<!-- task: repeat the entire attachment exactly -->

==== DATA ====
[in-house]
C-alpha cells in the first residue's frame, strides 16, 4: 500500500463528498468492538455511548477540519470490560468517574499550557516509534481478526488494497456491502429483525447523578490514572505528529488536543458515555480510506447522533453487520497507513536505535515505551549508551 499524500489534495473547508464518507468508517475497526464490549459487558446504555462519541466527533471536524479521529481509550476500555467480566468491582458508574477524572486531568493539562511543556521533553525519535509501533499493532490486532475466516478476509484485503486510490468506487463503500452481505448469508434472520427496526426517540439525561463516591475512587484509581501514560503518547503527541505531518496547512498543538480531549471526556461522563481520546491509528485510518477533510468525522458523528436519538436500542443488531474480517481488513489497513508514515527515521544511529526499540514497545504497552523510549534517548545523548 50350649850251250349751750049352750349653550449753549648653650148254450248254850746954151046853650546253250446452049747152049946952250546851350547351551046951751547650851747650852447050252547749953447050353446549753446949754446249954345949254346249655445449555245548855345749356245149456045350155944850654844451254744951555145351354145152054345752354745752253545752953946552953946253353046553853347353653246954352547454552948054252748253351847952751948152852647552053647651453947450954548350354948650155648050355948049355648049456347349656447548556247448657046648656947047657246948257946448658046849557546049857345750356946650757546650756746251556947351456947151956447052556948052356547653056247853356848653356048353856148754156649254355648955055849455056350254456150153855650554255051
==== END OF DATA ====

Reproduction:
[in-house]
C-alpha cells in the first residue's frame, strides 16, 4: 500500500463528498468492538455511548477540519470490560468517574499550557516509534481478526488494497456491502429483525447523578490514572505528529488536543458515555480510506447522533453487520497507513536505535515505551549508551 499524500489534495473547508464518507468508517475497526464490549459487558446504555462519541466527533471536524479521529481509550476500555467480566468491582458508574477524572486531568493539562511543556521533553525519535509501533499493532490486532475466516478476509484485503486510490468506487463503500452481505448469508434472520427496526426517540439525561463516591475512587484509581501514560503518547503527541505531518496547512498543538480531549471526556461522563481520546491509528485510518477533510468525522458523528436519538436500542443488531474480517481488513489497513508514515527515521544511529526499540514497545504497552523510549534517548545523548 50350649850251250349751750049352750349653550449753549648653650148254450248254850746954151046853650546253250446452049747152049946952250546851350547351551046951751547650851747650852447050252547749953447050353446549753446949754446249954345949254346249655445449555245548855345749356245149456045350155944850654844451254744951555145351354145152054345752354745752253545752953946552953946253353046553853347353653246954352547454552948054252748253351847952751948152852647552053647651453947450954548350354948650155648050355948049355648049456347349656447548556247448657046648656947047657246948257946448658046849557546049857345750356946650757546650756746251556947351456947151956447052556948052356547653056247853356848653356048353856148754156649254355648955055849455056350254456150153855650554255051